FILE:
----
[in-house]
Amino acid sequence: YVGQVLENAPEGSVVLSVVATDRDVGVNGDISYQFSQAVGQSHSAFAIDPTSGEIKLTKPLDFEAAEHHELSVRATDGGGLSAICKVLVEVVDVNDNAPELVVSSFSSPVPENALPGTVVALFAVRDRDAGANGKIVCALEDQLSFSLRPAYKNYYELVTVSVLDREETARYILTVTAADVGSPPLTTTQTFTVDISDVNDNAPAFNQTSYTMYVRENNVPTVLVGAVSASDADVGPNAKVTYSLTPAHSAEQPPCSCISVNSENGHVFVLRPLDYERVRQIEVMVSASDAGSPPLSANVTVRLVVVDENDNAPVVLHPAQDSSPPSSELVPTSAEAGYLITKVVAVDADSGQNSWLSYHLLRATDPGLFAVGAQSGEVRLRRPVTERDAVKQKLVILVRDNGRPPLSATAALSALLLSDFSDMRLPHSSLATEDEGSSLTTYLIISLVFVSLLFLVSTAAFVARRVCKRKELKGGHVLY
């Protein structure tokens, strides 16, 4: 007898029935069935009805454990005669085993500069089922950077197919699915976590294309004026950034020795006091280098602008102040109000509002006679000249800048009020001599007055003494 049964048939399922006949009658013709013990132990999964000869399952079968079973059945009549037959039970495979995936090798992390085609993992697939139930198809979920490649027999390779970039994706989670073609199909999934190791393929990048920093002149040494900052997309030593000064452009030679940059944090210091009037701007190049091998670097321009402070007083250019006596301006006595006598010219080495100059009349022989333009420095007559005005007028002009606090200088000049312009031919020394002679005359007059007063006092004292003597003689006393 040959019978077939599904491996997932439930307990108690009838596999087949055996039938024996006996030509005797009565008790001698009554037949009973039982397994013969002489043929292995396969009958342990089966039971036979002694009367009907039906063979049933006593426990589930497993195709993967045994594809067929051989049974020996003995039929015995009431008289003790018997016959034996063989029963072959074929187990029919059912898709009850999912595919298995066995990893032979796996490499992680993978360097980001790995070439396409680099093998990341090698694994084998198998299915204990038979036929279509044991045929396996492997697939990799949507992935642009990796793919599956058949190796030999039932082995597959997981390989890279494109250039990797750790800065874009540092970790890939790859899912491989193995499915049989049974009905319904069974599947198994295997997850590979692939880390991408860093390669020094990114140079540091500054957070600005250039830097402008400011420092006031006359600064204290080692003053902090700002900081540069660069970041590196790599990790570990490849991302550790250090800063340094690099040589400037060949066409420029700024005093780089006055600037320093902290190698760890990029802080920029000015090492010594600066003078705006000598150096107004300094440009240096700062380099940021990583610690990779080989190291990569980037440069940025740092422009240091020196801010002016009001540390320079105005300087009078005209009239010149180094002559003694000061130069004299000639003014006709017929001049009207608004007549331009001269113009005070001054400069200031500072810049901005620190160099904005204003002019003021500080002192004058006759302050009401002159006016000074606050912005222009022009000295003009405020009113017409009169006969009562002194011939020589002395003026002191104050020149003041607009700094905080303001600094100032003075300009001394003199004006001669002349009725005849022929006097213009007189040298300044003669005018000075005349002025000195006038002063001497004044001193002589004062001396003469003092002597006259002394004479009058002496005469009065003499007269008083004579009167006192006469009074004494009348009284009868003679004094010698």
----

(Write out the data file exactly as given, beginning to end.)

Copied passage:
[in-house]
Amino acid sequence: YVGQVLENAPEGSVVLSVVATDRDVGVNGDISYQFSQAVGQSHSAFAIDPTSGEIKLTKPLDFEAAEHHELSVRATDGGGLSAICKVLVEVVDVNDNAPELVVSSFSSPVPENALPGTVVALFAVRDRDAGANGKIVCALEDQLSFSLRPAYKNYYELVTVSVLDREETARYILTVTAADVGSPPLTTTQTFTVDISDVNDNAPAFNQTSYTMYVRENNVPTVLVGAVSASDADVGPNAKVTYSLTPAHSAEQPPCSCISVNSENGHVFVLRPLDYERVRQIEVMVSASDAGSPPLSANVTVRLVVVDENDNAPVVLHPAQDSSPPSSELVPTSAEAGYLITKVVAVDADSGQNSWLSYHLLRATDPGLFAVGAQSGEVRLRRPVTERDAVKQKLVILVRDNGRPPLSATAALSALLLSDFSDMRLPHSSLATEDEGSSLTTYLIISLVFVSLLFLVSTAAFVARRVCKRKELKGGHVLY
């Protein structure tokens, strides 16, 4: 007898029935069935009805454990005669085993500069089922950077197919699915976590294309004026950034020795006091280098602008102040109000509002006679000249800048009020001599007055003494 049964048939399922006949009658013709013990132990999964000869399952079968079973059945009549037959039970495979995936090798992390085609993992697939139930198809979920490649027999390779970039994706989670073609199909999934190791393929990048920093002149040494900052997309030593000064452009030679940059944090210091009037701007190049091998670097321009402070007083250019006596301006006595006598010219080495100059009349022989333009420095007559005005007028002009606090200088000049312009031919020394002679005359007059007063006092004292003597003689006393 040959019978077939599904491996997932439930307990108690009838596999087949055996039938024996006996030509005797009565008790001698009554037949009973039982397994013969002489043929292995396969009958342990089966039971036979002694009367009907039906063979049933006593426990589930497993195709993967045994594809067929051989049974020996003995039929015995009431008289003790018997016959034996063989029963072959074929187990029919059912898709009850999912595919298995066995990893032979796996490499992680993978360097980001790995070439396409680099093998990341090698694994084998198998299915204990038979036929279509044991045929396996492997697939990799949507992935642009990796793919599956058949190796030999039932082995597959997981390989890279494109250039990797750790800065874009540092970790890939790859899912491989193995499915049989049974009905319904069974599947198994295997997850590979692939880390991408860093390669020094990114140079540091500054957070600005250039830097402008400011420092006031006359600064204290080692003053902090700002900081540069660069970041590196790599990790570990490849991302550790250090800063340094690099040589400037060949066409420029700024005093780089006055600037320093902290190698760890990029802080920029000015090492010594600066003078705006000598150096107004300094440009240096700062380099940021990583610690990779080989190291990569980037440069940025740092422009240091020196801010002016009001540390320079105005300087009078005209009239010149180094002559003694000061130069004299000639003014006709017929001049009207608004007549331009001269113009005070001054400069200031500072810049901005620190160099904005204003002019003021500080002192004058006759302050009401002159006016000074606050912005222009022009000295003009405020009113017409009169006969009562002194011939020589002395003026002191104050020149003041607009700094905080303001600094100032003075300009001394003199004006001669002349009725005849022929006097213009007189040298300044003669005018000075005349002025000195006038002063001497004044001193002589004062001396003469003092002597006259002394004479009058002496005469009065003499007269008083004579009167006192006469009074004494009348009284009868003679004094010698």